With bomb threats and disturbing graffiti at high schools in Tracy and Pacifica just a week after the shooting tragedies at Virginia Tech, shouldn’t Pleasanton high schools do more to counsel students on campus risks. Today, the school district’s popular, dramatic attention-grabber “Every 15 Minutes” at Amador Valley High School vividly reminded students about the dangers of mixing alcohol (or drugs) with driving. But what about similar assemblies on the issues raised following the Virginia Tech shooting deaths of 32 students by Cho Seung-Hui, an apparently mentally disturbed student, who then killed himself? These might help alert high school students here to be more vigilant toward fellow students or those in their social circles who also show threatening characteristics. And, just as important, what to do if they do if they spot a Cho think-alike?
Certainly Cho wanted his message to reach classmates, not only at Virginia Tech, but everywhere, including Pleasanton. In his carefully orchestrated DVDs that he prepared in advance about his views of the society he lived in and even his execution plans, he made sure that others would hear and see his hatred. NBC, which received the DVDs, accommodated his wishes, not only airing the disks repeatedly on its own stations, but also sending them “free of charge” with the NBC icon boldly (and proudly?) emblazoned on the courtesy copies to other media. These aired during the week following the shooting, including much of last weekend, and can still be seen on You Tube and other Internet sites. Most students, even at the elementary school level, have seen them. If those visual tirades upset parents like me, might they also have had an even more impressionable impact on teens and those that are younger? Already, there have been reports of copycat attempts at other college campuses, although none successful.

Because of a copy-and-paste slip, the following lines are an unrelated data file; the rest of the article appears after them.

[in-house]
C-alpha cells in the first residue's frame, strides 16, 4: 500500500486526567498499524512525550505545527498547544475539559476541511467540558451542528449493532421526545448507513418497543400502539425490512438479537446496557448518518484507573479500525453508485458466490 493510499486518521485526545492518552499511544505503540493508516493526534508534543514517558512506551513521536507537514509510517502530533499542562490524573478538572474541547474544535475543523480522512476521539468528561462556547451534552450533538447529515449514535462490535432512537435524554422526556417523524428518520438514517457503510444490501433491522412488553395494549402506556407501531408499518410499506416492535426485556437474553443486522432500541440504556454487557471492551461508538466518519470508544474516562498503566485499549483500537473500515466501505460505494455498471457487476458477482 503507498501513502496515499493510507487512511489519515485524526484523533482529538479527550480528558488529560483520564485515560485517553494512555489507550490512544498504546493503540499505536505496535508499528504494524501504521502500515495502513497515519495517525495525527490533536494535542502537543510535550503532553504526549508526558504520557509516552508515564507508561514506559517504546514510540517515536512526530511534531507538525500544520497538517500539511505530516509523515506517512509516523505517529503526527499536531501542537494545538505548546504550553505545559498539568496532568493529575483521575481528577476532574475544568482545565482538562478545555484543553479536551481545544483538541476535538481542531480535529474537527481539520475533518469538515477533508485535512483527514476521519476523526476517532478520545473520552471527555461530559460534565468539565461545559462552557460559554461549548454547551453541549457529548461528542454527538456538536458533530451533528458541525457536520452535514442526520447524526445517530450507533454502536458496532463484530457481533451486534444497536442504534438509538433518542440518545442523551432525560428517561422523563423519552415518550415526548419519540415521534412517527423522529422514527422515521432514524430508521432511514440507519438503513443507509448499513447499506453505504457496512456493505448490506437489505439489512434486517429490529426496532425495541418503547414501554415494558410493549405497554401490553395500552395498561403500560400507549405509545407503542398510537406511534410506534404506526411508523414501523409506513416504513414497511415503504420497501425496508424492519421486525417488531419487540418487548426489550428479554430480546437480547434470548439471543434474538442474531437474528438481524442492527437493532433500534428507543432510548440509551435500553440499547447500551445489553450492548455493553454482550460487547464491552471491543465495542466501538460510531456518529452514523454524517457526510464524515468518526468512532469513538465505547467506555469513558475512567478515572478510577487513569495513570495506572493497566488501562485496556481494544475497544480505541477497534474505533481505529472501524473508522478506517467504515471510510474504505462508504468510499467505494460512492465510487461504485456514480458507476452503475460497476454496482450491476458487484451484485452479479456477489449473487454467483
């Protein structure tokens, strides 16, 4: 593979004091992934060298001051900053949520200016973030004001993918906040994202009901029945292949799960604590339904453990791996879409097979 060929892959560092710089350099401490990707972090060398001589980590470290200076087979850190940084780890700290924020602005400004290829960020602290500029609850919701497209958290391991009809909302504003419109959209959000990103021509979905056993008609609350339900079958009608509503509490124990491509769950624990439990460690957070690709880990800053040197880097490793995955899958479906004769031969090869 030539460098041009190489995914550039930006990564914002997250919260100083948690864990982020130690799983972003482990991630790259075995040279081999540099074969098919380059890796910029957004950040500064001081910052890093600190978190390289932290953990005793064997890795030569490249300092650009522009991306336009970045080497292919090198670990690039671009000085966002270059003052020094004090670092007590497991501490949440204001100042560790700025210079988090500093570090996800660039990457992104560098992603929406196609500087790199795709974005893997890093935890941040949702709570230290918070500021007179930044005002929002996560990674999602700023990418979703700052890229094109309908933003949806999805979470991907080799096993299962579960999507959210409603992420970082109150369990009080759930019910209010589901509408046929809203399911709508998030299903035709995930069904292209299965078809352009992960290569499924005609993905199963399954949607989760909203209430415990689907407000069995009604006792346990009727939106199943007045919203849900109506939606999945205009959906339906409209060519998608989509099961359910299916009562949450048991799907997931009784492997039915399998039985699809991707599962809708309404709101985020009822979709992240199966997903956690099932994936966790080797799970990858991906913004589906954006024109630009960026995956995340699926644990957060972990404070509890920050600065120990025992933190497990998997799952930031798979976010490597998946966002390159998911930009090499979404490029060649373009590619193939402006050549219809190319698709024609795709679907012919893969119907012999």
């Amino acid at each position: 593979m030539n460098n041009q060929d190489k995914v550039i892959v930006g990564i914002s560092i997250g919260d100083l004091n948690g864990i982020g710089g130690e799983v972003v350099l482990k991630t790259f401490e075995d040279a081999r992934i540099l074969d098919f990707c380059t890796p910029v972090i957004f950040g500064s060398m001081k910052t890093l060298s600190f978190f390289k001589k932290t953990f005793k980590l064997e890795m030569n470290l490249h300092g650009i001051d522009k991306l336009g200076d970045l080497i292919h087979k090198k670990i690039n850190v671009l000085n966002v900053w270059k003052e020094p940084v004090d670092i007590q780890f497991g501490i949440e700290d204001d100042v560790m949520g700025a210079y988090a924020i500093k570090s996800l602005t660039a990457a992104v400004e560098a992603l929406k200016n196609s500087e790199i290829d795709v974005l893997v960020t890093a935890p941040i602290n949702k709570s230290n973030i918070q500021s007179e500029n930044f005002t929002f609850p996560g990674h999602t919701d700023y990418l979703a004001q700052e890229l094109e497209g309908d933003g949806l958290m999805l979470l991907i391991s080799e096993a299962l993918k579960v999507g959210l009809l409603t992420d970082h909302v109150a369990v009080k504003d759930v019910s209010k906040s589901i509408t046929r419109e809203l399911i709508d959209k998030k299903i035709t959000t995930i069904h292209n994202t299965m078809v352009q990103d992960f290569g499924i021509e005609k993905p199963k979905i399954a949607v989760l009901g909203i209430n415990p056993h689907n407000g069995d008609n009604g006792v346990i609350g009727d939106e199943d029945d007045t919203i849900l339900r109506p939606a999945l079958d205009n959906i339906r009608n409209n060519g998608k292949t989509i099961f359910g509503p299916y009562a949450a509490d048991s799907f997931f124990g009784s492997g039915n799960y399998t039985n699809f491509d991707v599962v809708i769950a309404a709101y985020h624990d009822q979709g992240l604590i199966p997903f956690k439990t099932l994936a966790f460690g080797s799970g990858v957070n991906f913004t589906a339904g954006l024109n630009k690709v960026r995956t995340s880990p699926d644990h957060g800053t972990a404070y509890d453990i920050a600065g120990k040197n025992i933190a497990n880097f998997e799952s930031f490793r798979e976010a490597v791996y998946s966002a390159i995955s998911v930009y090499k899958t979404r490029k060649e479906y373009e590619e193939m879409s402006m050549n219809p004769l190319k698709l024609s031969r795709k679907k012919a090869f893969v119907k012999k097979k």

But unless I’m mistaken, and I hope teachers and administrators will set the record straight if I’m wrong, there have been no scheduled discussions in our schools about the Virginia Tech tragedy. I think that’s a mistake. This is an opportunity for school counselors and outside psychologists to talk to students about Virginia Tech and what they should watch for on their own campuses here in Pleasanton and at college, where our seniors will be settling in just five months from now.